Thanks to the Mormon Tabernacle Choir Blog for making us aware of this story.
In 2007, 10-year-old Chase Burch sat in the hotel lobby with her family crying, her bright turquoise medical mask temporarily exposing her nose and mouth.
"How did they know?" she wondered as hundreds of members of the Mormon Tabernacle Choir surround the couch where she sat singing "A Child's Prayer." How could they have known this was the song she sang many times while battling medulloblastoma, an aggressive form of brain cancer?
This special concert held about 10 years ago could not have come at a better time for Chase and her family. Chase was heading into her second round of chemotherapy at the St. Jude's Children's Hospital in Memphis, her father had to return to California for work, and a close family friend had recently passed away.
According to a KSL documentary, the family wanted to see the Mormon Tabernacle Choir in concert but couldn't because Chase's condition would not permit her to be in crowds. While the family was expecting a few choir members for a private concert, they were blown away when they saw the lobby filled with members singing “Over the Rainbow,” “I Am a Child of God,” “The Battle of Jericho,” “A Child’s Prayer,” and “God Be with You Till We Meet Again.”
"That whole experience gave us the strength that we asked for that day," Chase's mother, Season Burch, told KSL in a 2012 follow-up interview. "It gave us hope, it gave us comfort and it was a real answer to our prayers to have the choir come."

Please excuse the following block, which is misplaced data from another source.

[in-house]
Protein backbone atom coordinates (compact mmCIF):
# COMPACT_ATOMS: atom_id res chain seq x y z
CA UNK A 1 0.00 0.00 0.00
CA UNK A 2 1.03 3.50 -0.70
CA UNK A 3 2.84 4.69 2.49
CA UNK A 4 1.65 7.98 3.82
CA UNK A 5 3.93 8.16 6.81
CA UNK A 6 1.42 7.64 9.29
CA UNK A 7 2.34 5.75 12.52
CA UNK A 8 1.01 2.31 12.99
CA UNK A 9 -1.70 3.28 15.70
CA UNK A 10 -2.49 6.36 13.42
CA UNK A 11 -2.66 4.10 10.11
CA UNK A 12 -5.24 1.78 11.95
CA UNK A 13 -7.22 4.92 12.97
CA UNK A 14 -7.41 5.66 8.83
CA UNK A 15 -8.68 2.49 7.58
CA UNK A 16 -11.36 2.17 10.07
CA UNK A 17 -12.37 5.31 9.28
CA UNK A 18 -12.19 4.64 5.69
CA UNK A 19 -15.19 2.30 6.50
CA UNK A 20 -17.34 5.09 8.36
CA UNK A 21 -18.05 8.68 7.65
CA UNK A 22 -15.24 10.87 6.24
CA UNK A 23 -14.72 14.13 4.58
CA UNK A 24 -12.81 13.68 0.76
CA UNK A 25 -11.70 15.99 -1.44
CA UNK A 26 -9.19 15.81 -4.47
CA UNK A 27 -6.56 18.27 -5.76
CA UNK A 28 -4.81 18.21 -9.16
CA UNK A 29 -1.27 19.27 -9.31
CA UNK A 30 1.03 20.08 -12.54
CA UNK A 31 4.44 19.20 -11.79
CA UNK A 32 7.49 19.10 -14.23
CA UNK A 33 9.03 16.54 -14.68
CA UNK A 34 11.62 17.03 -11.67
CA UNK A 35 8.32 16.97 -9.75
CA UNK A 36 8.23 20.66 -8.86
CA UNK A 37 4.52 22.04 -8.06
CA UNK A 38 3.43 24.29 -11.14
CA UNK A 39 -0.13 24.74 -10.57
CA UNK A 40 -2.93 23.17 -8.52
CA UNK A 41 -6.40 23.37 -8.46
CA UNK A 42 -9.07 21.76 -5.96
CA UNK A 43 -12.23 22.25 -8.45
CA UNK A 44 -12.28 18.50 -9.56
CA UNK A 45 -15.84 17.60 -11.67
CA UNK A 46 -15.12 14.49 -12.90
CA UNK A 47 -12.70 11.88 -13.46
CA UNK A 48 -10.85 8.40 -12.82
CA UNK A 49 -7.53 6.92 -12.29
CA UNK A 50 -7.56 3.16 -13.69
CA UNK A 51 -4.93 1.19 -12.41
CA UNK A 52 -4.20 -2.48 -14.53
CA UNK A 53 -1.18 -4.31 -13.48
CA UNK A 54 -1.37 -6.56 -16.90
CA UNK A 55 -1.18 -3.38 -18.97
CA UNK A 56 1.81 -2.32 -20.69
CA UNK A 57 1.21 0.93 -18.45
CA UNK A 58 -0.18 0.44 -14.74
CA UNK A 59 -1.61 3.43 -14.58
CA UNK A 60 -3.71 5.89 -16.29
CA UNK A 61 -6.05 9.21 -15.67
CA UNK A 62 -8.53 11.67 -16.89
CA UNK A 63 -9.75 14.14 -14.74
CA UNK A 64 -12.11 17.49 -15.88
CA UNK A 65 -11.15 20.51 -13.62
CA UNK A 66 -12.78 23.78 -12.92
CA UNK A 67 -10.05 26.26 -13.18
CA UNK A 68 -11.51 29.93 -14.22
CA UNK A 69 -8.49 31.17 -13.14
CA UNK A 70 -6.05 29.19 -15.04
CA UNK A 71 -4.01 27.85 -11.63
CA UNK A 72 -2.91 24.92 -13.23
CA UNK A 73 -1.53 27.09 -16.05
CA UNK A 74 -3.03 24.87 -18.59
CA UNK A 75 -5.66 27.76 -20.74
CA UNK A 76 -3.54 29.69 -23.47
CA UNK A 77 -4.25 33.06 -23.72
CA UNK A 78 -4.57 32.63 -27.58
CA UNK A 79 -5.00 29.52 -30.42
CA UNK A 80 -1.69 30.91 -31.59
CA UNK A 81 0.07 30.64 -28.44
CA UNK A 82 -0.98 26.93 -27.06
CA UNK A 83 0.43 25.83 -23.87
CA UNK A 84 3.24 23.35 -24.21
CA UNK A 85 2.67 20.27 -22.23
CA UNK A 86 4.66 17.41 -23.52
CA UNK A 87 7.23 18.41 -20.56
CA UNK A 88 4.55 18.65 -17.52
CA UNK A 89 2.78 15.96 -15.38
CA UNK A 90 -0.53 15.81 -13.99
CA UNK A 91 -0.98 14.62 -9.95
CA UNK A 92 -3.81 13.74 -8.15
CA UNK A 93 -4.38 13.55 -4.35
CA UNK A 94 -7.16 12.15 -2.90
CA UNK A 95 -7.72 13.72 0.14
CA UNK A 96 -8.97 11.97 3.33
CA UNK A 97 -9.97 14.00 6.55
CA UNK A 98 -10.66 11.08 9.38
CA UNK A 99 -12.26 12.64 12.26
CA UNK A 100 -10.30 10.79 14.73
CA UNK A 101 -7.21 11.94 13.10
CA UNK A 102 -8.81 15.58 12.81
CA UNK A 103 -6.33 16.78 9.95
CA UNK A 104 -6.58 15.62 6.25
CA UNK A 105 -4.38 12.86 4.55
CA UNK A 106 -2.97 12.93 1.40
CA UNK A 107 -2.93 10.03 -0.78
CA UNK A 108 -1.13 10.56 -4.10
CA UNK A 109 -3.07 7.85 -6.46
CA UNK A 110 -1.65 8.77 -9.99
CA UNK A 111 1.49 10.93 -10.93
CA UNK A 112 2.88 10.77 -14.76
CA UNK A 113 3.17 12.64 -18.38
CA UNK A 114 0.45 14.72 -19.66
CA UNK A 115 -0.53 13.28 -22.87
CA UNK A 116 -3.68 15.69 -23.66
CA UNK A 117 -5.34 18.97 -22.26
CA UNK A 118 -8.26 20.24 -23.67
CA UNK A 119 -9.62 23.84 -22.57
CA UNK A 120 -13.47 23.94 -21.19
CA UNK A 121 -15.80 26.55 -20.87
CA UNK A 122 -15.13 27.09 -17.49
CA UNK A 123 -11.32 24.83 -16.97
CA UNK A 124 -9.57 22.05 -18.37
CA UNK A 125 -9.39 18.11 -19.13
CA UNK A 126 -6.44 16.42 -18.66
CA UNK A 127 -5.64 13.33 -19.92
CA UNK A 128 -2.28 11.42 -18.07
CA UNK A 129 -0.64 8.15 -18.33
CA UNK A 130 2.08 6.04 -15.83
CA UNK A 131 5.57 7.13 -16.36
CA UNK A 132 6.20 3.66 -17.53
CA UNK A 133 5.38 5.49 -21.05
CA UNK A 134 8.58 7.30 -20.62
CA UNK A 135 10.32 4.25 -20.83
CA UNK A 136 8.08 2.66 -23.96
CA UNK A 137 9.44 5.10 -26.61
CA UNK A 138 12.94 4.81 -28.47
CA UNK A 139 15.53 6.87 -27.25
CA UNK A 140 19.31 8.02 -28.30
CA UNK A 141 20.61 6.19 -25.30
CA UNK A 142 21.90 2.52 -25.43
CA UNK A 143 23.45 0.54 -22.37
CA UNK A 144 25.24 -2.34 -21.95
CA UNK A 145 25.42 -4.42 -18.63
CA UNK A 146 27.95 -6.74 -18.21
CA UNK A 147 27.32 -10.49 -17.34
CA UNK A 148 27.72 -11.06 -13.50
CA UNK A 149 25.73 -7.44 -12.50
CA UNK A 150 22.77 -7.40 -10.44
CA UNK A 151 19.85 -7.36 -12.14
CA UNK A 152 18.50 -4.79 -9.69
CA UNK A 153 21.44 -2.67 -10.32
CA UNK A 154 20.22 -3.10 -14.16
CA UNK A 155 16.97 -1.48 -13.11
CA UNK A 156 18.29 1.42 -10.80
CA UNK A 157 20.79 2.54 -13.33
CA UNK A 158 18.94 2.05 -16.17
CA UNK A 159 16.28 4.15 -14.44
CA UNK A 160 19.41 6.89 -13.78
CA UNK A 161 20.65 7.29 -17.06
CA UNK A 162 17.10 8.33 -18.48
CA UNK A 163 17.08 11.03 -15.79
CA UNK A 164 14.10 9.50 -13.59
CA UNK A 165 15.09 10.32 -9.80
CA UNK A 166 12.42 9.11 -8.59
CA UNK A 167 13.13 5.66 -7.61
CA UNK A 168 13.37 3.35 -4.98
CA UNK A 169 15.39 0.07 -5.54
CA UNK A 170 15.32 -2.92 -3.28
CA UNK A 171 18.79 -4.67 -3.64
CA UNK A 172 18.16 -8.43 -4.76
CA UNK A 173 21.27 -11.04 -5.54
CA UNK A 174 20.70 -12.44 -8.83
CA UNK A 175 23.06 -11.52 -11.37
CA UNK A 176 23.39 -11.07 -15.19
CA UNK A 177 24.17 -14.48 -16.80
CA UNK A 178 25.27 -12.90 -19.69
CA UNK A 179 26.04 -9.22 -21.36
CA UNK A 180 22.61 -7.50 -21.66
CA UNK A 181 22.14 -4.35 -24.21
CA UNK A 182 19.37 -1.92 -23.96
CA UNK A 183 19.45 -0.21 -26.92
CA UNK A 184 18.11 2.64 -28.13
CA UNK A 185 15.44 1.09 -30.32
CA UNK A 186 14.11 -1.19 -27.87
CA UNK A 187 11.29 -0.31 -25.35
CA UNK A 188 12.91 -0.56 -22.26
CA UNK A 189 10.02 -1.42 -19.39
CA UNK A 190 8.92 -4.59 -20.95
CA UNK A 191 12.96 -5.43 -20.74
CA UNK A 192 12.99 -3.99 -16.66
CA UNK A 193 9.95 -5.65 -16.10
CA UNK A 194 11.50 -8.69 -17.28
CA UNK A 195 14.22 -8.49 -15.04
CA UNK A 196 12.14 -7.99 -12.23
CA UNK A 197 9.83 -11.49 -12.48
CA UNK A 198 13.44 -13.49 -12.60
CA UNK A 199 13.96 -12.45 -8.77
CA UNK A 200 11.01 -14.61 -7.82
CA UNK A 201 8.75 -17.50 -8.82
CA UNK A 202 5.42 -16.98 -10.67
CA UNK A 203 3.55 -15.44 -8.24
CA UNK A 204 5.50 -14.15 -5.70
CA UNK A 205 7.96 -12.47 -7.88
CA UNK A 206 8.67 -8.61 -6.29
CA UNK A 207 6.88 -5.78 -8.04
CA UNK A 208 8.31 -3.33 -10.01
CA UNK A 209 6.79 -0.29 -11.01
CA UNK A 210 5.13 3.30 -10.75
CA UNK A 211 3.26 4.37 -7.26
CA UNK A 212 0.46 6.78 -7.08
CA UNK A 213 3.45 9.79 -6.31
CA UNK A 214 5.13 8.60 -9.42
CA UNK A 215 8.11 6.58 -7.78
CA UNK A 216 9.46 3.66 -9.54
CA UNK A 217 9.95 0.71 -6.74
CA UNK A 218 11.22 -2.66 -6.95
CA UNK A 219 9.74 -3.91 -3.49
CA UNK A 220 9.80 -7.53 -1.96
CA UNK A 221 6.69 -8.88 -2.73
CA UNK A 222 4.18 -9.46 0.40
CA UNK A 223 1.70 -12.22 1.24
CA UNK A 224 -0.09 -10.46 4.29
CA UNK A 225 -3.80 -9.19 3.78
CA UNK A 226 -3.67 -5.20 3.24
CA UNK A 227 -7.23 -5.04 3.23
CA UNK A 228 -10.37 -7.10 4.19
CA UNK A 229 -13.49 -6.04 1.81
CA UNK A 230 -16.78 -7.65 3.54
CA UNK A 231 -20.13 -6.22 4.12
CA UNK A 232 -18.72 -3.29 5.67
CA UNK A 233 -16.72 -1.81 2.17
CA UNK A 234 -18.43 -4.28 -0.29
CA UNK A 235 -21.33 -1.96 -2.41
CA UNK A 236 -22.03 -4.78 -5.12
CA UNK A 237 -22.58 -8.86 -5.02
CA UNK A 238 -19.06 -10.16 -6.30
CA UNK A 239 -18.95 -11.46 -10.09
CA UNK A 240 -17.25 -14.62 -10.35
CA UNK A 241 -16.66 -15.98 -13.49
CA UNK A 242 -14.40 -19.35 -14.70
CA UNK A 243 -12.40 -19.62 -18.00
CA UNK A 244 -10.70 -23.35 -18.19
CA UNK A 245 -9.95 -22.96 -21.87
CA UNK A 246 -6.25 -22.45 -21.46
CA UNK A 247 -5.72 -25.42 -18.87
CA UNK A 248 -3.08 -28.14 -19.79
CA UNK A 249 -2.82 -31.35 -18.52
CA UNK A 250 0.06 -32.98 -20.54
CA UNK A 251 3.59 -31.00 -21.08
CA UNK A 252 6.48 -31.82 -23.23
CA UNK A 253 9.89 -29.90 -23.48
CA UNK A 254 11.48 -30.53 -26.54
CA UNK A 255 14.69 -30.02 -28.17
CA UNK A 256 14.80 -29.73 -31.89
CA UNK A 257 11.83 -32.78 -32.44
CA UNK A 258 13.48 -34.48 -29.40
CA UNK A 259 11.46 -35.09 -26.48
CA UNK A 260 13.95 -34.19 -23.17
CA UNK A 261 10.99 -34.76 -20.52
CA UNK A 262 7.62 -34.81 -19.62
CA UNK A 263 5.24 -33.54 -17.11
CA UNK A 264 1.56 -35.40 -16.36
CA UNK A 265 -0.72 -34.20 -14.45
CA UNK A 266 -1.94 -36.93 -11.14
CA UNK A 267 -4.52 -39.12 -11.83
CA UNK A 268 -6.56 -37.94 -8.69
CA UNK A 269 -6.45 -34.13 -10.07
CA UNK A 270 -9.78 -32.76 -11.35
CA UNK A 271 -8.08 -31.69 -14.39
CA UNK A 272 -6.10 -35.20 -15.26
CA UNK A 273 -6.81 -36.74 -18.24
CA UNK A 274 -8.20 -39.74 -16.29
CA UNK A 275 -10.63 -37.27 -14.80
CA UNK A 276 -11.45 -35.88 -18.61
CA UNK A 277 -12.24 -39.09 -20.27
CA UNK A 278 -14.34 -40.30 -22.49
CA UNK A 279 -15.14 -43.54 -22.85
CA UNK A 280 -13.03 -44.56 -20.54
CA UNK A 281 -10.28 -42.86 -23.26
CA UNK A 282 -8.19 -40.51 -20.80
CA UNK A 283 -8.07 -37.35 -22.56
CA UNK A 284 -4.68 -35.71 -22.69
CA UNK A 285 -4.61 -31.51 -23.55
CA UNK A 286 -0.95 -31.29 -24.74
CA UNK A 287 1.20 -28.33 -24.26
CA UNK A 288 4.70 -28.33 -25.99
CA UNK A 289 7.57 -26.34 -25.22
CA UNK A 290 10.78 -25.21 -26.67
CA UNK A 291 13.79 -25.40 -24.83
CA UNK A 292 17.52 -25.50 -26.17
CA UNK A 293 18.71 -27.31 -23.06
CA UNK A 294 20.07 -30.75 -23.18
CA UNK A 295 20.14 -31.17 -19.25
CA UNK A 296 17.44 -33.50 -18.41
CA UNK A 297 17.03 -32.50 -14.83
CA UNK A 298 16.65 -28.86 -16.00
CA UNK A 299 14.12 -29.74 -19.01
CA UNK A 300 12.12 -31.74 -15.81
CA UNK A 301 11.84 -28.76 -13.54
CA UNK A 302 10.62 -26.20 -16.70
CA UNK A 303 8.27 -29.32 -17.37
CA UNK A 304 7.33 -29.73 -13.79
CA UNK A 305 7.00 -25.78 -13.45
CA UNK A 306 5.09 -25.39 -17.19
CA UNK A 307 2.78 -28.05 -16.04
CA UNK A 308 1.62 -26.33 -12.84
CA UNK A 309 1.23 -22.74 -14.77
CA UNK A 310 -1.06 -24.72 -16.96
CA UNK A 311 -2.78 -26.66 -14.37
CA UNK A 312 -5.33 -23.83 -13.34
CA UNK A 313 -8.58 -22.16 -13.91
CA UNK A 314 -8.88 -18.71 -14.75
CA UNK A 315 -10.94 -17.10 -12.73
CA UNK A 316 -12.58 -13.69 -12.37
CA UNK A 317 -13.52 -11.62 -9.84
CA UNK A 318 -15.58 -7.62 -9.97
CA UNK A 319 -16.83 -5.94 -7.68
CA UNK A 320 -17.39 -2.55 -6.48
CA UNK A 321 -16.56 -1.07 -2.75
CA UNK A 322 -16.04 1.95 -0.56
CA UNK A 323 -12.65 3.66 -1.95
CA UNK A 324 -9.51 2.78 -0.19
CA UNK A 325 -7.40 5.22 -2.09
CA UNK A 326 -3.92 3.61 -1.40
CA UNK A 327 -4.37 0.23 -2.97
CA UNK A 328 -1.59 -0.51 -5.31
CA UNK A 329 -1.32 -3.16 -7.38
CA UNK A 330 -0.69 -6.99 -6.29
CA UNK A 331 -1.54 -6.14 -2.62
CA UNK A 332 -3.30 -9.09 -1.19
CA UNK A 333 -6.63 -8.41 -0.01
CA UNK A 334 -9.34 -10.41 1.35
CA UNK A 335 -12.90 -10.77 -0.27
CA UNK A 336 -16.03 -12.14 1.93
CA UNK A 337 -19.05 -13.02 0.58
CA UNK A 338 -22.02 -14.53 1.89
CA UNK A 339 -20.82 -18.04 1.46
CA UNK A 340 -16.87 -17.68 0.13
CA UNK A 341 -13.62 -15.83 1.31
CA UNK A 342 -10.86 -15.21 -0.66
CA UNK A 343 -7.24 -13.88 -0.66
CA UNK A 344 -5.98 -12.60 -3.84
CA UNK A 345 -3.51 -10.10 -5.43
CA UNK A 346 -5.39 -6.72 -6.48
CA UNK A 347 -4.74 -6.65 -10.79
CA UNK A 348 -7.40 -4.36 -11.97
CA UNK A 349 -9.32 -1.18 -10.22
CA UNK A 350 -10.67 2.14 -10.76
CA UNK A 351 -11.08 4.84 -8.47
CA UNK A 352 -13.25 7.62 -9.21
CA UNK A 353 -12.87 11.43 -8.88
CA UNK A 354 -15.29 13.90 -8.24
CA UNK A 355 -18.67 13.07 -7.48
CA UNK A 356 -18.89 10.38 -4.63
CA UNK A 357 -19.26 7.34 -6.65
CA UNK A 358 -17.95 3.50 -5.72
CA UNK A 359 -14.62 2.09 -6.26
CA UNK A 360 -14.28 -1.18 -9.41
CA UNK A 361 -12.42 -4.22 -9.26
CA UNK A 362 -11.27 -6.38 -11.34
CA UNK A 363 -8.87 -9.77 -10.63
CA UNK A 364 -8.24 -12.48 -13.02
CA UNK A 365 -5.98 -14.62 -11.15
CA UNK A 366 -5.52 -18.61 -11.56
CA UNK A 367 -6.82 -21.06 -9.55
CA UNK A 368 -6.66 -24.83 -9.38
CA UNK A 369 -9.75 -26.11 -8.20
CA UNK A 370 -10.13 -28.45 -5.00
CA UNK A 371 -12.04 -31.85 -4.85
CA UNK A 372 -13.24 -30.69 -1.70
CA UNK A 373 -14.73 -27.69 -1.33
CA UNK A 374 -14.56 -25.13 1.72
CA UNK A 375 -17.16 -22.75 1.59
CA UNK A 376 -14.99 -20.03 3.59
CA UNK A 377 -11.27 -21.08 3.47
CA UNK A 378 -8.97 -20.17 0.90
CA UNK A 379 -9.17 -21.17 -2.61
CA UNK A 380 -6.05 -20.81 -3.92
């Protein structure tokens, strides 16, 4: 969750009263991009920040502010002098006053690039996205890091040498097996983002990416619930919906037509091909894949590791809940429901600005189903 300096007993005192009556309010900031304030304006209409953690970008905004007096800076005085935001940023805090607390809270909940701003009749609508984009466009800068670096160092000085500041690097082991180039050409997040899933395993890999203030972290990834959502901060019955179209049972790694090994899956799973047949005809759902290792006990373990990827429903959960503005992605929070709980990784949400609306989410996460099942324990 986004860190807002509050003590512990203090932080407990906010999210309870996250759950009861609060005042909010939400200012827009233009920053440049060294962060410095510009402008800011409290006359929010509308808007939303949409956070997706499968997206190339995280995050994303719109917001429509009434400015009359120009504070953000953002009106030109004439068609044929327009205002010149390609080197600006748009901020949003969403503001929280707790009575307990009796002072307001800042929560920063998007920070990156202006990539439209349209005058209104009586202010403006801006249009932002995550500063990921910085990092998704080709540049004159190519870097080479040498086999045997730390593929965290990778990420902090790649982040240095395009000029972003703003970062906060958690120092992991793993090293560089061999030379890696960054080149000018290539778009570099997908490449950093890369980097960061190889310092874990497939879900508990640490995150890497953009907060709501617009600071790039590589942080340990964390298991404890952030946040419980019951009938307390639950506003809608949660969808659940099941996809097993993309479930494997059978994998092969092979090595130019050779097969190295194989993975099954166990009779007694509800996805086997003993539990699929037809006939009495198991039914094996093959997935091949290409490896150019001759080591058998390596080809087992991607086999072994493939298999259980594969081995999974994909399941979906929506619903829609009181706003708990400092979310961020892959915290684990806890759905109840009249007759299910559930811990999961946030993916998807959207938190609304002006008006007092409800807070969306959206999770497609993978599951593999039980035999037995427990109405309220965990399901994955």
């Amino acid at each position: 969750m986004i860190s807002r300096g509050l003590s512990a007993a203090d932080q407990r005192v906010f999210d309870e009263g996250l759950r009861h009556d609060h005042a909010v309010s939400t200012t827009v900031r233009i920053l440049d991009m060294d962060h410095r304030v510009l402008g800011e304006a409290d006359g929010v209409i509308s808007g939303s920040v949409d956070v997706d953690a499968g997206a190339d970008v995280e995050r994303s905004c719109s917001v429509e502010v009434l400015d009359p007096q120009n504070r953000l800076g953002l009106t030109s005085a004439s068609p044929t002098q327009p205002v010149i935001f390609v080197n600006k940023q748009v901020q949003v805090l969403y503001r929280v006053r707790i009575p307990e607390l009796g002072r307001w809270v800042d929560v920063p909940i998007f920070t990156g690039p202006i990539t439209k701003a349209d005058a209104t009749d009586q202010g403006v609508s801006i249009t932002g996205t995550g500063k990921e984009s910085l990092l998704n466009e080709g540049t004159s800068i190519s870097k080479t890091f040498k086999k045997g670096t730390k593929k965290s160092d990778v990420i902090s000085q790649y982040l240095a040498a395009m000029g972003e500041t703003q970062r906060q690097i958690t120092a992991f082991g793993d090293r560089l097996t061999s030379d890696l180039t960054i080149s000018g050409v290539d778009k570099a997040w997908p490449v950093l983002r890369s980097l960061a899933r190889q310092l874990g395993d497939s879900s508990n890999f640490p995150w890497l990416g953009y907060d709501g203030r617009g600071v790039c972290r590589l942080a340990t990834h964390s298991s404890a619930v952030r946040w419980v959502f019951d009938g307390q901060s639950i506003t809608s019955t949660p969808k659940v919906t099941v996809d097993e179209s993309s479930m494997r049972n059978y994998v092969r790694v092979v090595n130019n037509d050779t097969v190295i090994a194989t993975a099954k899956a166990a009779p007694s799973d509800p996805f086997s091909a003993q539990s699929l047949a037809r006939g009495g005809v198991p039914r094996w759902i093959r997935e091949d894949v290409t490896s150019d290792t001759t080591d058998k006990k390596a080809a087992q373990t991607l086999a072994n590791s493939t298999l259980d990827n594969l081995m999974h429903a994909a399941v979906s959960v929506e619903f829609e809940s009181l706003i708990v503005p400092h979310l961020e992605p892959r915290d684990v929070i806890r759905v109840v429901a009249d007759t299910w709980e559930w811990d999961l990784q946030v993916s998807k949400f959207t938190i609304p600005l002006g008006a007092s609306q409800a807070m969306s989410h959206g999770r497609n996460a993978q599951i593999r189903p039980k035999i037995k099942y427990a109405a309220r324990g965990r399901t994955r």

Ten years later and the day after her wedding, a cancer-free Chase Burch Marmolejore turned to share her gratitude for the strength the choir gave her that day.
"We were just going through a rough time there and that kind of helped a lot,” said Chase, according to mormontabernaclechoir.org. "That was such an amazing experience, and I want to tell them that I love them."
In her 2012 interview with KSL, Chase also expressed her appreciation for the choir's performance after finding out she had been cancer free for five years.
"They're not just a choir," Chase said. "They're people who really love to do this and really spend their time doing it and I know that they care. They really do."
The special, private concert held 10 years ago also had a lasting impact on the members of the choir.
"There was no dry eye," former choir president Mac Christensen said about the performance in the 2007 KSL documentary. "It probably was one of the most spiritual things ever."